School’s Out: Experimental Evidence on Limiting Learning Loss Using 'Low-Tech' in a Pandemic

48 Pages Posted: 24 Nov 2020 Last revised: 11 Dec 2020

See all articles by Noam Angrist

Noam Angrist

World Bank; University of Oxford; Young 1ove Organisation

Peter Bergman

Columbia University

Moitshepi Matsheng

Independent

Date Written: November 2020

Abstract

The COVID-19 pandemic closed schools at one point for over 1.6 billion children, with potentially long-term consequences. This paper provides some of the first experimental evidence on strategies to minimize the fallout of the pandemic on learning. We evaluate two low-technology interventions to substitute schooling during this period: SMS text messages and direct phone calls. We conduct a rapid trial in Botswana to inform real-time policy responses collecting data in multiple waves. We find that phone calls and SMS messages result in cost-effective learning gains of 0.12 standard deviations. We cross-randomize targeted instruction, customizing instruction to a child's learning level using data collected during the trial. We find evidence that targeted instruction can be more effective than non-targeted instruction, especially for SMS messages. Learning gains are robust to a variety of tests, such as randomized problems of the same proficiency and measures of effort on the test. Parents update their beliefs about their child’s learning in tandem with progress and they feel greater self-efficacy to support their child’s learning. The “low-tech” interventions tested have immediate policy relevance and could have long-run implications for the role of technology and parents as substitutes or complements to the traditional education system.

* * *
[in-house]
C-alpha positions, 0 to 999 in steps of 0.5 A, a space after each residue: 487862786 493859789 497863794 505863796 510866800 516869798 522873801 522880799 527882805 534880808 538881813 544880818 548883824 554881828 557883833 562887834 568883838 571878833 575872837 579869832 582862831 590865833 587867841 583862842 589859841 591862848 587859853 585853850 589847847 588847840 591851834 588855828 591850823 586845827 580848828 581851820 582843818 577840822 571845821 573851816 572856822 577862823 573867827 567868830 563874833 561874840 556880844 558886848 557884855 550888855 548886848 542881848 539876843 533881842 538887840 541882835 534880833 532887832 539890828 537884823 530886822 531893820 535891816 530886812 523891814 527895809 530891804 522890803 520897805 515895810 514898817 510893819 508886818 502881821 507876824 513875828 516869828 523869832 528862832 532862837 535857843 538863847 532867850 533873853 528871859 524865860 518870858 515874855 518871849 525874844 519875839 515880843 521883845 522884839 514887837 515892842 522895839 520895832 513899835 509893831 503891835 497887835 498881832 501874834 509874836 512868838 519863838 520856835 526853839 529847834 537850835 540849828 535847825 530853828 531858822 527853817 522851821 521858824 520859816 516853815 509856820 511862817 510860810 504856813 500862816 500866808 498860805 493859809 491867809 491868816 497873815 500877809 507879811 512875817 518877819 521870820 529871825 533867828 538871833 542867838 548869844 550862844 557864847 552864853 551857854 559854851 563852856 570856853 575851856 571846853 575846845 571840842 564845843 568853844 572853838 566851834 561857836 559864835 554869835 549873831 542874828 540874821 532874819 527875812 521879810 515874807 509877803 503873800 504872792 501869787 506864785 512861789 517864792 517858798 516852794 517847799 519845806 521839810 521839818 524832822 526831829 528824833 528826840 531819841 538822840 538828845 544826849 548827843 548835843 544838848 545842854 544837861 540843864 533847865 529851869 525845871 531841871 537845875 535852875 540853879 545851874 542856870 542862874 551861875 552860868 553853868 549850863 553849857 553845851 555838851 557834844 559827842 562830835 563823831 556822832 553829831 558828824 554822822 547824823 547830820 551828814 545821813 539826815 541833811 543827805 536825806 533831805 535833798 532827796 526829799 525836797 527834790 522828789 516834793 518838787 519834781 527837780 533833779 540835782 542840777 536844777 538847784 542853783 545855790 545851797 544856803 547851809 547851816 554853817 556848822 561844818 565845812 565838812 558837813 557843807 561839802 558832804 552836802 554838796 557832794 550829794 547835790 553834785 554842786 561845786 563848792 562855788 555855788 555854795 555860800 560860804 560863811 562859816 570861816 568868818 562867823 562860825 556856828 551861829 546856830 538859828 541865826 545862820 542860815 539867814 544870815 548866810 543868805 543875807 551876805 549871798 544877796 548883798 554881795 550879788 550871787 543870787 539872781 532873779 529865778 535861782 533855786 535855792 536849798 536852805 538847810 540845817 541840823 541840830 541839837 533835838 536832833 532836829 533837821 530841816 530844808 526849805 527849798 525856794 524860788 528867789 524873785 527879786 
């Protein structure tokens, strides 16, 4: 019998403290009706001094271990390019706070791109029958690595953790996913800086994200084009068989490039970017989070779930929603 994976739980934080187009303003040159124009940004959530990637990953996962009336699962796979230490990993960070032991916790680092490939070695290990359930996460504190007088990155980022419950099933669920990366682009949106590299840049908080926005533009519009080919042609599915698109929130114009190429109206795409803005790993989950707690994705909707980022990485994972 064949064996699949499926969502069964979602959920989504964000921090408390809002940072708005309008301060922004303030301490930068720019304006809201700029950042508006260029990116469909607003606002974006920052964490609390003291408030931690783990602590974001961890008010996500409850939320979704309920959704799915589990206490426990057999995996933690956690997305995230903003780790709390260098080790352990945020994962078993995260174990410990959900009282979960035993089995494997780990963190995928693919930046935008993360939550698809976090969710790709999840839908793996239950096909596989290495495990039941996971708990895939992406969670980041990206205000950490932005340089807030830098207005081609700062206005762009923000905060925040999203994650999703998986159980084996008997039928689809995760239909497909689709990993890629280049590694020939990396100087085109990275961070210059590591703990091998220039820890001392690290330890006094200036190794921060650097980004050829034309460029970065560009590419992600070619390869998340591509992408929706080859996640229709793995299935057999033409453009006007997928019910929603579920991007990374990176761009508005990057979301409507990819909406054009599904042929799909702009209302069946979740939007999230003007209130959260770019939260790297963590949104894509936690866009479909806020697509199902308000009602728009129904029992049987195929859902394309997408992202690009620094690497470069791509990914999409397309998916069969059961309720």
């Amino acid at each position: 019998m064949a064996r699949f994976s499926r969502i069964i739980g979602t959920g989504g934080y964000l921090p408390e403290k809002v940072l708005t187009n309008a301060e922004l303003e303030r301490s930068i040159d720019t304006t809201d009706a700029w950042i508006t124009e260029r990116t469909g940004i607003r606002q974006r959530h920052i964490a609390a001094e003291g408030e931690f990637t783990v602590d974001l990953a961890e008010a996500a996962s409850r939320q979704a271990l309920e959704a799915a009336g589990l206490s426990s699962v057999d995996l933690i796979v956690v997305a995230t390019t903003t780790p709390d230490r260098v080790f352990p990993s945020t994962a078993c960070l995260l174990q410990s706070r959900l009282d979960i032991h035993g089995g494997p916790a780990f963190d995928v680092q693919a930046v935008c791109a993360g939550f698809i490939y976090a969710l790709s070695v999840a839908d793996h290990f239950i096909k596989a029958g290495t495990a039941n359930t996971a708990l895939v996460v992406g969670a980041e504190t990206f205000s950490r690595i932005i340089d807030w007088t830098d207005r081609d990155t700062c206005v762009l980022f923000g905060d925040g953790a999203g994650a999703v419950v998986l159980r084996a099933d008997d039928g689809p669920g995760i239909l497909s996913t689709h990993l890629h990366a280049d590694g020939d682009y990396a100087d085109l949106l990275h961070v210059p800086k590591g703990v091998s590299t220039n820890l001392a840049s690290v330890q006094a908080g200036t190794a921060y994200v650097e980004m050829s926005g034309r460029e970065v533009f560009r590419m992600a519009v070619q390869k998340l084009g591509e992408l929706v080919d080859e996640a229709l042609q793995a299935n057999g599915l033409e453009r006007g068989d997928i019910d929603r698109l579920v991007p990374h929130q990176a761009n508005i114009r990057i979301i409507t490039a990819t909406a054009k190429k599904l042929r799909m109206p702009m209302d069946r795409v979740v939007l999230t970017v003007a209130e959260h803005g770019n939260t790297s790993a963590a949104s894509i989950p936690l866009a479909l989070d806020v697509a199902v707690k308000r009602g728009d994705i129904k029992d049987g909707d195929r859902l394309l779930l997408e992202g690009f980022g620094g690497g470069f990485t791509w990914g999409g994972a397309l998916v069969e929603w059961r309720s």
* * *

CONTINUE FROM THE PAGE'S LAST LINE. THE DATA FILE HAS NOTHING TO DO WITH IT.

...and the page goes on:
Keywords: Education; Technology; Human Capital; Randomized Trials; COVID-19

JEL Classification: I25; I28; O3

Suggested Citation

Angrist, Noam and Angrist, Noam and Bergman, Peter and Matsheng, Moitshepi, School’s Out: Experimental Evidence on Limiting Learning Loss Using 'Low-Tech' in a Pandemic (November 2020). Available at SSRN: https://ssrn.com/abstract=3735967 or http://dx.doi.org/10.2139/ssrn.3735967

Noam Angrist (Contact Author)

University of Oxford ( email )

Mansfield Road
Oxford, Oxfordshire OX1 4AU
United Kingdom

World Bank ( email )

1818 H Street, NW
Washington, DC 20433
United States

Young 1ove Organisation ( email )

Gaborone
Botswana

Peter Bergman

Columbia University ( email )

Moitshepi Matsheng

Independent

Do you have a job opening that you would like to promote on SSRN?

Paper statistics

Downloads
114
Abstract Views
930
rank
324,329
PlumX Metrics